Susan Granger’s review of “A River Below”
Somehow lost in the overwhelming number of releases, Mark Grieco’s documentary turns out to be one of 2017’s most challenging and provocative. It begins with scenes of a nighttime dolphin hunt, which are repeated – in different contexts – throughout the film.
Known as ‘botos,’ thousands of the Amazon River’s pink bottle-nosed dolphins are slaughtered each year, threatening their extinction and changing the biodiversity of the region.
A key element in Brazil’s highly profitable fishing industry, these dolphins are killed and used a bait to catch carnivorous catfish, known ‘piracatinga,’ that are attracted to their rotting flesh. Killing dolphins is illegal, but no one seems to enforce the law.
The plight of these endangered river dolphins is examined by two different conservationists: Colombian marine biologist Fernando Trujillo and Brazil TV’s popular adventurer Richard Rasmussen, a Steve Irwin-like naturalist who broadcast footage of local fishermen spearing and butchering a pregnant dolphin for bait.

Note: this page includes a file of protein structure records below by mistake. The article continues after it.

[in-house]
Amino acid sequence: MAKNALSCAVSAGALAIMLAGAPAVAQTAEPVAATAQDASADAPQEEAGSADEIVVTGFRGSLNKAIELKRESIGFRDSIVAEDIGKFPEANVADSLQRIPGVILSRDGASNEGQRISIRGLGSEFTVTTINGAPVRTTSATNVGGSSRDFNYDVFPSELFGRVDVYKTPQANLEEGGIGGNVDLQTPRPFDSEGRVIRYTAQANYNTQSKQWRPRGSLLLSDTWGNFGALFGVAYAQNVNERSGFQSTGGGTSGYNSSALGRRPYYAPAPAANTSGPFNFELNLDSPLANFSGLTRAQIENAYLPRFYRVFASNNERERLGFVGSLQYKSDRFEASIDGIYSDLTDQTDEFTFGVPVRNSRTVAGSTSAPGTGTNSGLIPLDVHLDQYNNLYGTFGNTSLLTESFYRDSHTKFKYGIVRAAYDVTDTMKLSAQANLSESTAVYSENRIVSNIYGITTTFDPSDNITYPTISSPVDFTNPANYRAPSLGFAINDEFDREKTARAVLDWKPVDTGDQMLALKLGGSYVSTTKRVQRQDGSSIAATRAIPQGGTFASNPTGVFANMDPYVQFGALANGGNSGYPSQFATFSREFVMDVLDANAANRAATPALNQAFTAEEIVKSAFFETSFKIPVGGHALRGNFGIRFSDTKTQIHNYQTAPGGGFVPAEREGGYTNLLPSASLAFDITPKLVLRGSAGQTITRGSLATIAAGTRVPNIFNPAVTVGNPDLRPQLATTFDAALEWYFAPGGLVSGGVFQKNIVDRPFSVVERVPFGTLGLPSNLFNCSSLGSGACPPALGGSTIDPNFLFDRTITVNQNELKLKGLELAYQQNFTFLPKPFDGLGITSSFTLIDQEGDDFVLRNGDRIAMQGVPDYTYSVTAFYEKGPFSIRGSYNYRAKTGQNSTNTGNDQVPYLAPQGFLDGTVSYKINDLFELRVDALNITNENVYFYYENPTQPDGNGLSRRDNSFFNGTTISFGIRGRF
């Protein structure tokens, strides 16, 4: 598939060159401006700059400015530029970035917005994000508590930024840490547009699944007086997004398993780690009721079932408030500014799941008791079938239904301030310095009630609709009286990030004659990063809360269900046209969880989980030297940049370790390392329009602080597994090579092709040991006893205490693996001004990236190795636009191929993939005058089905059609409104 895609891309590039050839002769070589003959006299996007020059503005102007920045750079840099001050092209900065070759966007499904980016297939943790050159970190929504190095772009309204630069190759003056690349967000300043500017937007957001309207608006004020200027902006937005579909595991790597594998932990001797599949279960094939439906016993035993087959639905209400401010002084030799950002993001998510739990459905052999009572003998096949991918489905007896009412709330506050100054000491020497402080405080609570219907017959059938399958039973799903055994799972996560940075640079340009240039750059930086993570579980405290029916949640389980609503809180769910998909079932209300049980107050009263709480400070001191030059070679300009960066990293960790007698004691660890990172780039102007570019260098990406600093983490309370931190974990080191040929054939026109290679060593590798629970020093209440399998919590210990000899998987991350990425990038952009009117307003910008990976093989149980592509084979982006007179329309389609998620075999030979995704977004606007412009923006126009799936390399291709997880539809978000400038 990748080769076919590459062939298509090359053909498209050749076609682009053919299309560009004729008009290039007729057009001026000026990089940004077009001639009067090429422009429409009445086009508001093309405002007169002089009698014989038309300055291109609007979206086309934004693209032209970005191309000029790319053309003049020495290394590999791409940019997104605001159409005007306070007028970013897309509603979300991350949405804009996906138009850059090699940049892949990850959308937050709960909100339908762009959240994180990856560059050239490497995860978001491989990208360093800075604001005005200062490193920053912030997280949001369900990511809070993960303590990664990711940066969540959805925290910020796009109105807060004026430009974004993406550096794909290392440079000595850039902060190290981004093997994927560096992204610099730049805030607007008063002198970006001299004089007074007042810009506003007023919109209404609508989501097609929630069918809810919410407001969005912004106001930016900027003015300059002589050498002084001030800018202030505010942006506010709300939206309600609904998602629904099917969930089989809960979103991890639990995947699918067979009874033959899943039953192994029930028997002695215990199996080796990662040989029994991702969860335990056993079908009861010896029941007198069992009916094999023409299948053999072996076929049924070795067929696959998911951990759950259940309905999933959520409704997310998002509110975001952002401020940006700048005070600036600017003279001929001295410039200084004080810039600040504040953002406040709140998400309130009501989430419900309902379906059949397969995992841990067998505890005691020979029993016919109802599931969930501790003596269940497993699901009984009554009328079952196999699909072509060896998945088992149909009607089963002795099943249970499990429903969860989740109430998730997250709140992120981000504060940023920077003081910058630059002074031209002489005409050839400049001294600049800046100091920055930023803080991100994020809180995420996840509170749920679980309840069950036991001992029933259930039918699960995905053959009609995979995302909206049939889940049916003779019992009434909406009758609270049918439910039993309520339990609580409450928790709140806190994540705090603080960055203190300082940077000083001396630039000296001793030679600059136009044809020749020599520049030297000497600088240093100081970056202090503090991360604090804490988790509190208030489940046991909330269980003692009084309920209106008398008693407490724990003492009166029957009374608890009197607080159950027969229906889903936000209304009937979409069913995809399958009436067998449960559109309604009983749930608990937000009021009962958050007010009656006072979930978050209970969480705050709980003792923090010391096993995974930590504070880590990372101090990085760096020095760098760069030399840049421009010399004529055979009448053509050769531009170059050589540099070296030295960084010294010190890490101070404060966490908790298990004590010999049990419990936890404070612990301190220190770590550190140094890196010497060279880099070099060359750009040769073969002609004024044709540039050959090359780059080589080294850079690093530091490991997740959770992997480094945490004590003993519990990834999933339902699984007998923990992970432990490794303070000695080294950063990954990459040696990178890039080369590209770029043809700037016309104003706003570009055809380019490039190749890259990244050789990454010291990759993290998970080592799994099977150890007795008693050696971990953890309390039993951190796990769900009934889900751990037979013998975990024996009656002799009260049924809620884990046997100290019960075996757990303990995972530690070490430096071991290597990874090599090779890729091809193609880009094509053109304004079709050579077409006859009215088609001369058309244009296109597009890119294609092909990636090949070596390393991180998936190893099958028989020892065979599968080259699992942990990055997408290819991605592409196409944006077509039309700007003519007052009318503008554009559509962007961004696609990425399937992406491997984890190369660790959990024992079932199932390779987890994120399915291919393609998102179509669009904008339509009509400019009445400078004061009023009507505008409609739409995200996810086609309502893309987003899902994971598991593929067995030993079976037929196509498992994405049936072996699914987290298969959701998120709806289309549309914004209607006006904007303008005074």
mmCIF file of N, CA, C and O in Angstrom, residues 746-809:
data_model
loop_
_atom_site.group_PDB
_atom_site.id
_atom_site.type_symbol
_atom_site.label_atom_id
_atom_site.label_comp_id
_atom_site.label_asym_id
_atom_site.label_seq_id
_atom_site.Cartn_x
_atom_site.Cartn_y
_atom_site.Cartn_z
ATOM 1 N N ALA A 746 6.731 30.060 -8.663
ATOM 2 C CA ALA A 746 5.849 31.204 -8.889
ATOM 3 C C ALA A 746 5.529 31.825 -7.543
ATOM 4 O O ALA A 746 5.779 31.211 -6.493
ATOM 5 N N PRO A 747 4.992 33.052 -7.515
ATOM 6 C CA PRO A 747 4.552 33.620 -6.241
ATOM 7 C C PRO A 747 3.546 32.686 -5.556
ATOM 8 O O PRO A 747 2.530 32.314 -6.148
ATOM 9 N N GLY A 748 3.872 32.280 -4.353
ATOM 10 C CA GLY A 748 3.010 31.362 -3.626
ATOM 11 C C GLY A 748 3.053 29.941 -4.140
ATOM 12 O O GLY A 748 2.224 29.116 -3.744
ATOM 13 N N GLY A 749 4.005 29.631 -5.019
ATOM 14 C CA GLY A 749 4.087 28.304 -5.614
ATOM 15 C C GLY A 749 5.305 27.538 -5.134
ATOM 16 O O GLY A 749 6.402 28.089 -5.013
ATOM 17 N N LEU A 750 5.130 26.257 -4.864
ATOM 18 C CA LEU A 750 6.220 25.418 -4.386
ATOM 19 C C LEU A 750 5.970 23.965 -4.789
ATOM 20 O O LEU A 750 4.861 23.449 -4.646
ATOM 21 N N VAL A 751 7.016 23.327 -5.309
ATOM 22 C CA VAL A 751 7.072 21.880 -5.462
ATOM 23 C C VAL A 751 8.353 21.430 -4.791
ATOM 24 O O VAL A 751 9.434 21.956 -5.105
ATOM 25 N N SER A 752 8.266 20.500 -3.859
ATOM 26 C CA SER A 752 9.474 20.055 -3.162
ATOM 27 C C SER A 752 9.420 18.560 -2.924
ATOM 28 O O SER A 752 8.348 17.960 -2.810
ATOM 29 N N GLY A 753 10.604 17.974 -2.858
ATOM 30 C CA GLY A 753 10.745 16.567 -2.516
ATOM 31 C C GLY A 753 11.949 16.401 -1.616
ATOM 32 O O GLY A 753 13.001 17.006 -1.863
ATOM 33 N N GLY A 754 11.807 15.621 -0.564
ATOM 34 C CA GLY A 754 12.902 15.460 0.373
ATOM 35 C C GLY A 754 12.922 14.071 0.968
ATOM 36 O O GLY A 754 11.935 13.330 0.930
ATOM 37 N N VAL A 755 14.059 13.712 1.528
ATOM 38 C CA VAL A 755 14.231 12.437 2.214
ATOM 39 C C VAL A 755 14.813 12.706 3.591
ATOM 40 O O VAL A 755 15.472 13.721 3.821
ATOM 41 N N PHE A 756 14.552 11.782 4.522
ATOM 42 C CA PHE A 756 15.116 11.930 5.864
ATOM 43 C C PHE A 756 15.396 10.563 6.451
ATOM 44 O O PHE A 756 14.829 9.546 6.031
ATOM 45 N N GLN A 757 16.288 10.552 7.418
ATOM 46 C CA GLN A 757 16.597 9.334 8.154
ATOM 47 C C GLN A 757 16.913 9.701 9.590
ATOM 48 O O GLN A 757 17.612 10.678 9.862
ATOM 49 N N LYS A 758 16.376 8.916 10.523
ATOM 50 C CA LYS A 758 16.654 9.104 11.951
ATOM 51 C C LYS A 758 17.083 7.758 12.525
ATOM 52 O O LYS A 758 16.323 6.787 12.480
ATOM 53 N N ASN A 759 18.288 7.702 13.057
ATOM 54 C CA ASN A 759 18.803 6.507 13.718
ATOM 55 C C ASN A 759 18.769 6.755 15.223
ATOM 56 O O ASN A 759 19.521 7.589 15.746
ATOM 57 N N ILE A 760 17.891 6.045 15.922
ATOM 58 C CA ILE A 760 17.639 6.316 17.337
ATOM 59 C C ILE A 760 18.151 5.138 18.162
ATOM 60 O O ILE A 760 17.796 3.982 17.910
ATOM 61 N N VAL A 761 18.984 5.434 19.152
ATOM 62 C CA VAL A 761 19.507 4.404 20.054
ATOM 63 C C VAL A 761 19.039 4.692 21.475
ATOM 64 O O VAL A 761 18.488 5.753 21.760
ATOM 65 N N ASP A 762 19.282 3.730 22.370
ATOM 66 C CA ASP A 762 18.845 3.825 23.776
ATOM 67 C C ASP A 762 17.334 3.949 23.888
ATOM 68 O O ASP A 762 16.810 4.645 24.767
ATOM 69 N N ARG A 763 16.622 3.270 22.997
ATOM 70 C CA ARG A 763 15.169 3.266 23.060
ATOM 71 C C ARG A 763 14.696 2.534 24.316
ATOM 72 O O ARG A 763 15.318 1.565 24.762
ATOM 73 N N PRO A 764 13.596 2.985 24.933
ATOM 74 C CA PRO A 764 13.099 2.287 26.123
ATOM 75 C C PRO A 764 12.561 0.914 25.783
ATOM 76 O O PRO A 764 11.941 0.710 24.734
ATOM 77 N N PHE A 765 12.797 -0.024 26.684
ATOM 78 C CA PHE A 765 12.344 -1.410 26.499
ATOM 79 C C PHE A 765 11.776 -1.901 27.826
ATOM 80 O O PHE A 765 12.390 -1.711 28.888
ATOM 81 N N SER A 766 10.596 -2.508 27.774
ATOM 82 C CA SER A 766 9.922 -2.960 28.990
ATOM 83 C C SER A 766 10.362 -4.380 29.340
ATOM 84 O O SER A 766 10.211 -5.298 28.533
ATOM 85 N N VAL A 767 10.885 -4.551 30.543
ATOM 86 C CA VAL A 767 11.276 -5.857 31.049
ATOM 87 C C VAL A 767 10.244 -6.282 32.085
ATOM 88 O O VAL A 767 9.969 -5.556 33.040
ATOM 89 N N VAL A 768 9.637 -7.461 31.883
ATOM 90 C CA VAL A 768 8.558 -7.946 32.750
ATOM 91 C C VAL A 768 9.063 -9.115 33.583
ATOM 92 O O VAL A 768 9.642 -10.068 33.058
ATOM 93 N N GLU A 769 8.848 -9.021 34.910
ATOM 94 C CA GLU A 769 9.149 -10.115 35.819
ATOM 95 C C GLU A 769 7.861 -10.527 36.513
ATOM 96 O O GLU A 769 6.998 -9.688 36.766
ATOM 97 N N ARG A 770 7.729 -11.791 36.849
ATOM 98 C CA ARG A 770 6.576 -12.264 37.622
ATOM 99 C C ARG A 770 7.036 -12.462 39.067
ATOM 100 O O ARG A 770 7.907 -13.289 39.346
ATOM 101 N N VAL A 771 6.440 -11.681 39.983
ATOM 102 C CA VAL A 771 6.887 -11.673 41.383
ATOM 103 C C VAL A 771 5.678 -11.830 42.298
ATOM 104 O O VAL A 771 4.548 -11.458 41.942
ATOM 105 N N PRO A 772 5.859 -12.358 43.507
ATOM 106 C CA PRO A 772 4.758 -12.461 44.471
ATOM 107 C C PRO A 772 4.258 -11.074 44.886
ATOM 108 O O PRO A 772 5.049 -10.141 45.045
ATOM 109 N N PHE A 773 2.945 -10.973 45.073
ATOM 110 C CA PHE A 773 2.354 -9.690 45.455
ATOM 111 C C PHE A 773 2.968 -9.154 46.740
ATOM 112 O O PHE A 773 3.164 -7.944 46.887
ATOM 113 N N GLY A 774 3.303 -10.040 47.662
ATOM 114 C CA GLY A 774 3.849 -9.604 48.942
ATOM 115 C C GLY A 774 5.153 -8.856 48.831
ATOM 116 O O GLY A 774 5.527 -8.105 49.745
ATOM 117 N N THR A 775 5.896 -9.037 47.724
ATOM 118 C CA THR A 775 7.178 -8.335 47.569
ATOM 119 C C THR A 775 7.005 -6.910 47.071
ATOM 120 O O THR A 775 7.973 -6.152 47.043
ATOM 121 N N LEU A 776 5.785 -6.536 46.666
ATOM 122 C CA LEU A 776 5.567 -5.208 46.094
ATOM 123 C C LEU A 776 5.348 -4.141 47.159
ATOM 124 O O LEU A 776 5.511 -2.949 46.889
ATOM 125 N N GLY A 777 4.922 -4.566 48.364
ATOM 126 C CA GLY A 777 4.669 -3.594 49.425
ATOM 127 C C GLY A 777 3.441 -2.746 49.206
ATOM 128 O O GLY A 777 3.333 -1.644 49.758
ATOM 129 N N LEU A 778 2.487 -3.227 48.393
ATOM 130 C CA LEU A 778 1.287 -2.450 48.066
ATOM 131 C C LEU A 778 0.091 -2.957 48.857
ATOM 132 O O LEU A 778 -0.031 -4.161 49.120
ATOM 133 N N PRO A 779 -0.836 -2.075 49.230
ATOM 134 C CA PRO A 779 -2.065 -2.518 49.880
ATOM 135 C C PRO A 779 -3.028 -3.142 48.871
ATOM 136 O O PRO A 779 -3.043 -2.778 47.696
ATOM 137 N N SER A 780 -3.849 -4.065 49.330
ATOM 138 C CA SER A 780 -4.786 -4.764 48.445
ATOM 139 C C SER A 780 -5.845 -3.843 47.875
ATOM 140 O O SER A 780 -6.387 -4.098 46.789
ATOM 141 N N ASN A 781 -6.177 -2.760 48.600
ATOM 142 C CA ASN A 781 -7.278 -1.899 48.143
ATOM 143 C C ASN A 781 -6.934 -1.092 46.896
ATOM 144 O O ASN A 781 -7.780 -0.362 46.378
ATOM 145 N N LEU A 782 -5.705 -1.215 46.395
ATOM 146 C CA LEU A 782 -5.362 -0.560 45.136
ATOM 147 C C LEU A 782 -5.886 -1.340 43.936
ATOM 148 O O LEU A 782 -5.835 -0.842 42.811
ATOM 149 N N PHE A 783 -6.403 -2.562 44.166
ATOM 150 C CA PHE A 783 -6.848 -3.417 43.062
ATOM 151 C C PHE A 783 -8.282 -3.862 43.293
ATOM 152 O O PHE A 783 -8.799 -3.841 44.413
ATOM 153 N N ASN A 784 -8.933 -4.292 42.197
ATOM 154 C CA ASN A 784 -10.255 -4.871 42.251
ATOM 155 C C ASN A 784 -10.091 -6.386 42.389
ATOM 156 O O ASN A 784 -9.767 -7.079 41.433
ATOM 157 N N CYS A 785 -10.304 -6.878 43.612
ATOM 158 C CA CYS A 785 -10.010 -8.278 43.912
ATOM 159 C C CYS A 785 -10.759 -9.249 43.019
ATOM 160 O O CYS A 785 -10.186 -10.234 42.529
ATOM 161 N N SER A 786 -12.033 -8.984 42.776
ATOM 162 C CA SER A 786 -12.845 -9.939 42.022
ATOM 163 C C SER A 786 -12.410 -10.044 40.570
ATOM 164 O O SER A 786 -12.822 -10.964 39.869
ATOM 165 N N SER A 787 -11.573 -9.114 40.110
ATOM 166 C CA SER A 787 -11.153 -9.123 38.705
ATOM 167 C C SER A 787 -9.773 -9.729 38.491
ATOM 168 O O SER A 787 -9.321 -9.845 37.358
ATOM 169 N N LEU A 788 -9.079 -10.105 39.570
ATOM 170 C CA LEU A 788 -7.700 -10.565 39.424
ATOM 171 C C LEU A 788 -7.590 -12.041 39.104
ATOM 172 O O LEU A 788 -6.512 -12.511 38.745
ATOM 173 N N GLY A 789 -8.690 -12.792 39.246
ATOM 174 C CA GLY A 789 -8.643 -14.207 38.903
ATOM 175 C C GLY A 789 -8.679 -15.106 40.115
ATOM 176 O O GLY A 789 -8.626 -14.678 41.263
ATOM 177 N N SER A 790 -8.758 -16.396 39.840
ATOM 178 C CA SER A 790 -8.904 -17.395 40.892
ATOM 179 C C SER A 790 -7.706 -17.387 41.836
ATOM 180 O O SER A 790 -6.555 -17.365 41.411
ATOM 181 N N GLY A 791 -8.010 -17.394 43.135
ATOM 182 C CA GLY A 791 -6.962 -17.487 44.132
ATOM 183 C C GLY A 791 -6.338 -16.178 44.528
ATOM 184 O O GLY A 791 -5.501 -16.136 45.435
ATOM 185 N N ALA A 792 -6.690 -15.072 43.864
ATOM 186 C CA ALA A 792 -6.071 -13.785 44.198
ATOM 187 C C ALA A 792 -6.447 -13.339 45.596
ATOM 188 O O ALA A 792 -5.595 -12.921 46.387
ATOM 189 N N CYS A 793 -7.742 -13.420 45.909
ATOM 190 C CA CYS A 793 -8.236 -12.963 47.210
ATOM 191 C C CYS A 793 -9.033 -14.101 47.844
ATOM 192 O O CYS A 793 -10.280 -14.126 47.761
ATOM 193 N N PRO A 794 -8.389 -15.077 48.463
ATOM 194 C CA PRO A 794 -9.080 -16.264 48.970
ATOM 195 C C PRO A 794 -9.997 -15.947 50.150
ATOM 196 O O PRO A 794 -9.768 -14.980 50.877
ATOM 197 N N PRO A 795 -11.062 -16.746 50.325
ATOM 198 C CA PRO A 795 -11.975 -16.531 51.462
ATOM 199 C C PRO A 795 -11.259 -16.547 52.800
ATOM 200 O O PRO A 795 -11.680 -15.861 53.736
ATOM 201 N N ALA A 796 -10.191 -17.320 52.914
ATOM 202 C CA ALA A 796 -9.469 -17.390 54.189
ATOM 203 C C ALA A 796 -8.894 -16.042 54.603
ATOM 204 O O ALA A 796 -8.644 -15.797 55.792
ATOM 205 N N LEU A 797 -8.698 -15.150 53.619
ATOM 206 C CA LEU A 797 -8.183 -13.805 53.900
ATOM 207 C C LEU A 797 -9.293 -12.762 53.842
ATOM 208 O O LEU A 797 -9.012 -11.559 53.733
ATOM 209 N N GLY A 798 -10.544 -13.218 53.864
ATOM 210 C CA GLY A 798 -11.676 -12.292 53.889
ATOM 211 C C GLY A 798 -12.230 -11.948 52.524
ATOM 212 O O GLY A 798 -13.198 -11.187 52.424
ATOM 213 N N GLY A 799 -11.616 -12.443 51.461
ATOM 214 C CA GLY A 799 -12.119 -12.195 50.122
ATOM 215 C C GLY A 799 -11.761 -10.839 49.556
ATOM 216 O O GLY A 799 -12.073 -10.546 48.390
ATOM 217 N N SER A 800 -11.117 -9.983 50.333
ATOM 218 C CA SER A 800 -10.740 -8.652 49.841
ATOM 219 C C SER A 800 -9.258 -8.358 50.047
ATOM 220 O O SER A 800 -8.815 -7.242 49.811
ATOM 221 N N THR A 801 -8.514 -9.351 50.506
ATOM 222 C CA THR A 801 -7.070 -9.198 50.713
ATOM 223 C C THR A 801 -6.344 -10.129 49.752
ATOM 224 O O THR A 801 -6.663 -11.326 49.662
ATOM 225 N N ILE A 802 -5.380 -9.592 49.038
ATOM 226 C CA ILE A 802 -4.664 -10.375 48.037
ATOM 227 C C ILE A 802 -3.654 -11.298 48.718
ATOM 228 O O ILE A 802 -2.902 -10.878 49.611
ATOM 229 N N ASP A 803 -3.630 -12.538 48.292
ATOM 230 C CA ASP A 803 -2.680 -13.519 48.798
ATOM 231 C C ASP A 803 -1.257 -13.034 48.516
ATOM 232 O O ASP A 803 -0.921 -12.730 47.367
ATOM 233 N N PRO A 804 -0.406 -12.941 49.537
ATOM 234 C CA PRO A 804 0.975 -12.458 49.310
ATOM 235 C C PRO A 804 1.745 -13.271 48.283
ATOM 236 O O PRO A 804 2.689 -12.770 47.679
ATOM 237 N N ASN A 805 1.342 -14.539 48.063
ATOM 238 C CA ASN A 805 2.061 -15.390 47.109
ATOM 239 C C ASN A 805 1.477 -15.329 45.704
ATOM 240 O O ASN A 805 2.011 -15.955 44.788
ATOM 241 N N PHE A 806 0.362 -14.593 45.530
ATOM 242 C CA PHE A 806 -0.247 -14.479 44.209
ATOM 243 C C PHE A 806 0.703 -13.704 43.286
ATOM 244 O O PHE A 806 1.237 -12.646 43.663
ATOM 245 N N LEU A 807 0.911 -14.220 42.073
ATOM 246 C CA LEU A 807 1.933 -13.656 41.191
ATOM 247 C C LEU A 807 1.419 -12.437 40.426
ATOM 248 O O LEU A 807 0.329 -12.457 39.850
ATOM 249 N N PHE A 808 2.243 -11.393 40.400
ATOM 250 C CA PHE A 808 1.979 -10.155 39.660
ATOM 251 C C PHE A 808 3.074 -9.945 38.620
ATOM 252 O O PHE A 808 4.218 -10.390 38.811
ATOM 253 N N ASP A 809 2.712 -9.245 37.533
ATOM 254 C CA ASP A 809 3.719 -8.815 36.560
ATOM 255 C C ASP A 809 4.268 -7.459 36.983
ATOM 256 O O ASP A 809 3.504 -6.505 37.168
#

Myriad ramifications emanate from this appalling newscast. While public outcry leads to the implementation of a five-year moratorium on piracatinga fishing, there are serious economic consequences for the impoverished river communities that have lost their livelihood.
In addition, there are pertinent ethical implications about exactly how Rasmussen’s shocking footage was obtained. According to the fishermen pictured in the video, Rasmussen put them up to the stunt and paid them for their participation.
Adding that, Dr. Trujillo’s alarming revelations about rising toxic mercury levels in deliberately mislabeled Amazon fish place his life in danger.
“What kind of world is this when a biologist needs to be scared to tell the truth?” he asks.
So in their fervent desire to save the Amazon River’s pink dolphins, environmentalists have ignited controversy, once again raising the question, “Does the end ever justify the means?”
In English, Spanish and Portuguese, on the Granger Movie Gauge of 1 to 10, “A River Below” is a fascinating 7, questioning how media activism affects social change.